Linguistic Register and Code Switching

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“Linguistic register” refers to the concept of adapting one’s use of language to conform to standards or traditions in a given professional or social situation, and writers and editors will benefit from recognizing the distinction between registers. The five general categories follow:

  • Intimate register is the highly informal language used among family members and close friends, and may include private vocabulary known only to two people or a small group, as well as nonverbal cues exclusive to the pair or group.
  • Casual register is the informal language of a broader but still well-defined social group, and includes slang, elliptical and elided sentences, and frequent interruption.
  • Consultative register is moderately formal language that marks a mentor-protege or expert-novice relationship, such as that between a doctor and a patient or a teacher and a student.
  • Formal register is language spoken between strangers or in a technical context.
  • Frozen register is ritualistic or traditional, as in religious ceremonies or legal proceedings.

Various registers, therefore, are distinguished by not only by sophistication of vocabulary but also by complexity and regularity of grammar and syntax. It is vital to note, however, that register is associated not with the speaker or writer but with the professional or social environment; a person can conceivably, within a given day, communicate in each of the five linguistic registers in assorted interpersonal interactions.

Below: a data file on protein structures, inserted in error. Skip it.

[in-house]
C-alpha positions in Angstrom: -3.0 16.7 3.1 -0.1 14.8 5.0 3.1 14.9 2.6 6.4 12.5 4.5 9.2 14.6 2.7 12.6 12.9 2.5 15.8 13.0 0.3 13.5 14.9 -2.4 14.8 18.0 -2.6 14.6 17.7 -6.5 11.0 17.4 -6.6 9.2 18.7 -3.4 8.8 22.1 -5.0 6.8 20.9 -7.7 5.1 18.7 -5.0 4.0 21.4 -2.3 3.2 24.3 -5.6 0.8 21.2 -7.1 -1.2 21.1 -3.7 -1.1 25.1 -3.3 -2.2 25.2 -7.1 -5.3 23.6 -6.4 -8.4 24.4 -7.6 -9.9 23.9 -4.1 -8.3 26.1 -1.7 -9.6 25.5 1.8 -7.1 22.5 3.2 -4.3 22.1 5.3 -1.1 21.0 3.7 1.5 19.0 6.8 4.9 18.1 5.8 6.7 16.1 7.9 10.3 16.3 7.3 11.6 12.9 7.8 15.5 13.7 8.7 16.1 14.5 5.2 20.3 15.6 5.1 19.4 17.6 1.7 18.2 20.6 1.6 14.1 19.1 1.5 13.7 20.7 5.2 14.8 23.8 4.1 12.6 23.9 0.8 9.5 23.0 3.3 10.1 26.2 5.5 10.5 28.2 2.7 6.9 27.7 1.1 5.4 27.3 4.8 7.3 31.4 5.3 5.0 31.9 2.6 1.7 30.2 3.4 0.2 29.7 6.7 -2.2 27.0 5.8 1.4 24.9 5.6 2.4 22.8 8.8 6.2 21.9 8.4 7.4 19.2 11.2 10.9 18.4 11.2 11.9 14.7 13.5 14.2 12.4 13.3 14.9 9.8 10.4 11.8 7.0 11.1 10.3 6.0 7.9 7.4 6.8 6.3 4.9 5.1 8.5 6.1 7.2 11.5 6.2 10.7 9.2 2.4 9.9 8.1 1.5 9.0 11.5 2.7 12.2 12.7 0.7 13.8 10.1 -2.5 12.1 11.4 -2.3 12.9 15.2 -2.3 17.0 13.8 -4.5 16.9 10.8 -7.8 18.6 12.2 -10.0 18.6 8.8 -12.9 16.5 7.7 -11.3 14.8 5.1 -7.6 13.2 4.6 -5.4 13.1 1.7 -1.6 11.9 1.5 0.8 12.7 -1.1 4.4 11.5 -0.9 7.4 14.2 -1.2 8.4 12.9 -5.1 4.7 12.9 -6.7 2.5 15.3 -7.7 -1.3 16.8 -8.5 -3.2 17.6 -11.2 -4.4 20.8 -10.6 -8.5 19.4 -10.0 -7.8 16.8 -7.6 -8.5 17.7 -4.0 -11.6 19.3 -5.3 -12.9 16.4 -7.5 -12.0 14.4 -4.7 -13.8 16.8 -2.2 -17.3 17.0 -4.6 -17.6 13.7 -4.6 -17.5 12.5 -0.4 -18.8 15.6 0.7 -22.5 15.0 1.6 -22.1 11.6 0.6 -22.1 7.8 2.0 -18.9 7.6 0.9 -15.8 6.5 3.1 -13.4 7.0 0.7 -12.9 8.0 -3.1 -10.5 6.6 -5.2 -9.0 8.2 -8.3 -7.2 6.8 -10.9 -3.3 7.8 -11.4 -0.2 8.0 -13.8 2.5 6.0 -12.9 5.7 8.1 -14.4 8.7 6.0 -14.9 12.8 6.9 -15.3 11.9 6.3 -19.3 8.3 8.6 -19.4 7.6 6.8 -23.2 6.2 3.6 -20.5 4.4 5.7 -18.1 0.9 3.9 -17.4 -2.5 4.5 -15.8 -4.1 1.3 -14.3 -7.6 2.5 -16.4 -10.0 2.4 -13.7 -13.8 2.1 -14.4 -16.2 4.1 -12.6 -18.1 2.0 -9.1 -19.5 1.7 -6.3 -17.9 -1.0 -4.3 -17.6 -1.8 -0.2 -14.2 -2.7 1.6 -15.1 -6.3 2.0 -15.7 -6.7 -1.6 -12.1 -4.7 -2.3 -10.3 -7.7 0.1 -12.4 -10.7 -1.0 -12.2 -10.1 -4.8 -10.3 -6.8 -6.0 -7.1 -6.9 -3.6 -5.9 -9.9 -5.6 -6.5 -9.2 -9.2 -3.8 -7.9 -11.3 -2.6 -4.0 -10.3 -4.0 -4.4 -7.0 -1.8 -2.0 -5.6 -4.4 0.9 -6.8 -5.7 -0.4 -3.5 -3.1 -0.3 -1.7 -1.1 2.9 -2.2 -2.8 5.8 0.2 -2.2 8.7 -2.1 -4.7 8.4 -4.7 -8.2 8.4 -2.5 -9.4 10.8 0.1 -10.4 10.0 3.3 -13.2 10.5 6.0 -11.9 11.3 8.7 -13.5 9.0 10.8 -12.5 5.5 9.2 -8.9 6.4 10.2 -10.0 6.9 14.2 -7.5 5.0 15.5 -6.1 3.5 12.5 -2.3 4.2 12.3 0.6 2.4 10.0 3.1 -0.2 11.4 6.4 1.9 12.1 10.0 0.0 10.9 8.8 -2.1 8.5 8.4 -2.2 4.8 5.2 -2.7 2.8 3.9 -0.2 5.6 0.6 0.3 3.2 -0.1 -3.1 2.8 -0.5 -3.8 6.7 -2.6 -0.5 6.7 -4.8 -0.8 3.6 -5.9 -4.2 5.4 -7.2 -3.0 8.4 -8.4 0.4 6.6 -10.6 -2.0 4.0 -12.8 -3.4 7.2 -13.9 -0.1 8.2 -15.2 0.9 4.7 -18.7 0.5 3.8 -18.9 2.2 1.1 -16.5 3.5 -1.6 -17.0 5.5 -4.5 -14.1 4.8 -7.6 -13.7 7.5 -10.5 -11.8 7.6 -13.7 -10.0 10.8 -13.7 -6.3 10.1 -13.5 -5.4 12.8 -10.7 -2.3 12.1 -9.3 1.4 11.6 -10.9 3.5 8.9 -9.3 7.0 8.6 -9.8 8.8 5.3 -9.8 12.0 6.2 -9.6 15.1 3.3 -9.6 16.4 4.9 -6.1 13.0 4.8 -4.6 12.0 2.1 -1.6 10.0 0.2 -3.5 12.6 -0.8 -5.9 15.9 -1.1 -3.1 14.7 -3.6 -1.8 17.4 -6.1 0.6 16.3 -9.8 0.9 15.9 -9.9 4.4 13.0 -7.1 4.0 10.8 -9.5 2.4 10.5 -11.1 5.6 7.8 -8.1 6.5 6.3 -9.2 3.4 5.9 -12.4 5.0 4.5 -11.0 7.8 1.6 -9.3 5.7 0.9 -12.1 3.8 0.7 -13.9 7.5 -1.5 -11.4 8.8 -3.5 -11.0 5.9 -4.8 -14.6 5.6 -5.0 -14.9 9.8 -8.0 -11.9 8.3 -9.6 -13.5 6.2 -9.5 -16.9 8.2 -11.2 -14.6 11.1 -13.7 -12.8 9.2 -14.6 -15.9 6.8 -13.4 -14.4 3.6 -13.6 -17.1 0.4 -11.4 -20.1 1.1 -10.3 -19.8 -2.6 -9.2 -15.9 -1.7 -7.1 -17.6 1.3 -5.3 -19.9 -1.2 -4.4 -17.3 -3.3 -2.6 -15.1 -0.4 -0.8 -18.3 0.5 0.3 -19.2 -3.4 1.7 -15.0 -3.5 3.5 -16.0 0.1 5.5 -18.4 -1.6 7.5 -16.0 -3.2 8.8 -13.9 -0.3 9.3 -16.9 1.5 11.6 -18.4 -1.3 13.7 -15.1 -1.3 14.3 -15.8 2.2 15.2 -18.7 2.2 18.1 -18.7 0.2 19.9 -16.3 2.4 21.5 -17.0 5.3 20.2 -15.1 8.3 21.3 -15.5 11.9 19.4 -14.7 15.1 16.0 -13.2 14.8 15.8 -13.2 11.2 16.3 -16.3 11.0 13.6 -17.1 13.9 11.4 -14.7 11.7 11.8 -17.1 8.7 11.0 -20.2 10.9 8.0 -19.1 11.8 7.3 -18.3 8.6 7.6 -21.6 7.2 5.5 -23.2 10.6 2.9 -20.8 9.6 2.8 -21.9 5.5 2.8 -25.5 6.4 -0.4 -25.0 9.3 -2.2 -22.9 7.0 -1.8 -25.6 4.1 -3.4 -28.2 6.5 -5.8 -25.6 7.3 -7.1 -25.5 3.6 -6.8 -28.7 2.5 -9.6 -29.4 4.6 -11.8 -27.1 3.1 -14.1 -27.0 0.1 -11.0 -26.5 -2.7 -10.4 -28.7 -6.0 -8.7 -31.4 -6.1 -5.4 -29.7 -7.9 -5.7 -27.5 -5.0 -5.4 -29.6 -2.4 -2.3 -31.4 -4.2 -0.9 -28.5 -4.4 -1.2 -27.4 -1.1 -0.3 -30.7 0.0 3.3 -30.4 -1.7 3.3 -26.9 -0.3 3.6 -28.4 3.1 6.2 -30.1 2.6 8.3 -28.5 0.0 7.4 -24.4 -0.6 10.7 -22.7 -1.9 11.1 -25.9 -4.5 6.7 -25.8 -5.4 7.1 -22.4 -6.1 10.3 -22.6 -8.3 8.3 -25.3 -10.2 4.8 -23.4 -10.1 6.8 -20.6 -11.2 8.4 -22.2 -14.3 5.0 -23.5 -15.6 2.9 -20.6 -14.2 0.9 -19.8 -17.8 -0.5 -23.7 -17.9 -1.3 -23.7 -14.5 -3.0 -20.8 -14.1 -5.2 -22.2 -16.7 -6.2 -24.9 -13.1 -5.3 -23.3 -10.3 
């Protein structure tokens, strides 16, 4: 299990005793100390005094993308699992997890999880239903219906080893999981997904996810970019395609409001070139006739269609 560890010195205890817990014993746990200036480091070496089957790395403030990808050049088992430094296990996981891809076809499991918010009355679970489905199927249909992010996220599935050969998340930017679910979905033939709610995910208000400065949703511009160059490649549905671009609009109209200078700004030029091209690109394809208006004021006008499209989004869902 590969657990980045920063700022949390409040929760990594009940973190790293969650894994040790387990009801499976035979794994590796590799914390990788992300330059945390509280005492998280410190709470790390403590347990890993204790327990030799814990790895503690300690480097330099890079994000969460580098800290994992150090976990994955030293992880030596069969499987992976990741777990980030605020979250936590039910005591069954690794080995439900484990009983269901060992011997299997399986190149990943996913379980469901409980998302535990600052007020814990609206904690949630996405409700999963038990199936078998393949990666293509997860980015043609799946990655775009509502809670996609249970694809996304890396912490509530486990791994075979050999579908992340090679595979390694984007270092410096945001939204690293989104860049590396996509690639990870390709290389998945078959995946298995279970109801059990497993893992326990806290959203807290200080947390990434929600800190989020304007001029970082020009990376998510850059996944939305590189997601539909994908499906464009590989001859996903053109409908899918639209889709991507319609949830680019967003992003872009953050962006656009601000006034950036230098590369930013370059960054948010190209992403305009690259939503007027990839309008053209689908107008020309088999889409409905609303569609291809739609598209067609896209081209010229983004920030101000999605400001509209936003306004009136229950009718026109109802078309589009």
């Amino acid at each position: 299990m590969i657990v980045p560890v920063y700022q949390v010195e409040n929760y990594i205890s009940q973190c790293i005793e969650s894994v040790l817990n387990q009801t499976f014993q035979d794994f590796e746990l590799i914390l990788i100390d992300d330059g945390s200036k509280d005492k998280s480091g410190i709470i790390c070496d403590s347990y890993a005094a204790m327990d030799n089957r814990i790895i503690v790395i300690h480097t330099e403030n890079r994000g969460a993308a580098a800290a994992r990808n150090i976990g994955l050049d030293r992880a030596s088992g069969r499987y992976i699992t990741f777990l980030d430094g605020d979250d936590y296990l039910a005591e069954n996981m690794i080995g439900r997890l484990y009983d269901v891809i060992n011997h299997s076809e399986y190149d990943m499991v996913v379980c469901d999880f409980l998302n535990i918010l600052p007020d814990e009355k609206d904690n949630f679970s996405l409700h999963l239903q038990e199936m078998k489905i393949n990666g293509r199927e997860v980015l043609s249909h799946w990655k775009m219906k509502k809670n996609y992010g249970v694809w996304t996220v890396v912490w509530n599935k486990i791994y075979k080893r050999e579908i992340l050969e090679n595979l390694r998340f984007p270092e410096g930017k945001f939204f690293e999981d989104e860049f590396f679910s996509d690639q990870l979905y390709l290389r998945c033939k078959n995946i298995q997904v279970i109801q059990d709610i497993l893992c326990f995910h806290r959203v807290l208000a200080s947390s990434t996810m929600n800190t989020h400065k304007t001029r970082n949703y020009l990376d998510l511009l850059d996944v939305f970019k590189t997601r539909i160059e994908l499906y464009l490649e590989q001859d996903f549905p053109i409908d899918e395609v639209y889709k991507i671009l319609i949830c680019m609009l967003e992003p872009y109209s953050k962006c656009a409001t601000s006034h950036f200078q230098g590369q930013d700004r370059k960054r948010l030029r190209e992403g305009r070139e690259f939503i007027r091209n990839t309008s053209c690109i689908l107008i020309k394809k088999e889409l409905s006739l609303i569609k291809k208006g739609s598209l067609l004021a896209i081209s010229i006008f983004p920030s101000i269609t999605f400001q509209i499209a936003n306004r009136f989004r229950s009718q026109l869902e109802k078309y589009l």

A related term is diatype, which means “language distinguished by the professional or social purpose,” and is often distinct from dialect, which means “language spoken by an individual or a group,” though a particular form of language may qualify for both definitions.

The three factors in diatype are field, or subject matter; mode, or the form of communication (written, spoken, and so on); and tenor, or the participants and their professional or social relationships. Mode is further defined by the degree of preparation — whether the communication is improvised or prepared, or somewhere in between — and by the rhetorical purpose, including expository, narrative, or persuasive.

Another term relevant to linguistic register is code-switching, which varies in meaning but for our purposes refers to flexibility in adhering to a register within or between communications. One of the most noticeable examples of code-switching in U.S. urban areas is the divergent use by black people of standard American English and Black English (appropriately, known in a more formal register as African American Vernacular English). The difference between speech among adolescents and their conversations with parents and other authority figures is also code-switching.

Writers and editors must be at least subconsciously aware of linguistic register. In fiction, a given character may necessarily shift among several, if not all, degrees in a given story, and the character’s fidelity to the appropriate register in each situation will in part determine the writer’s success.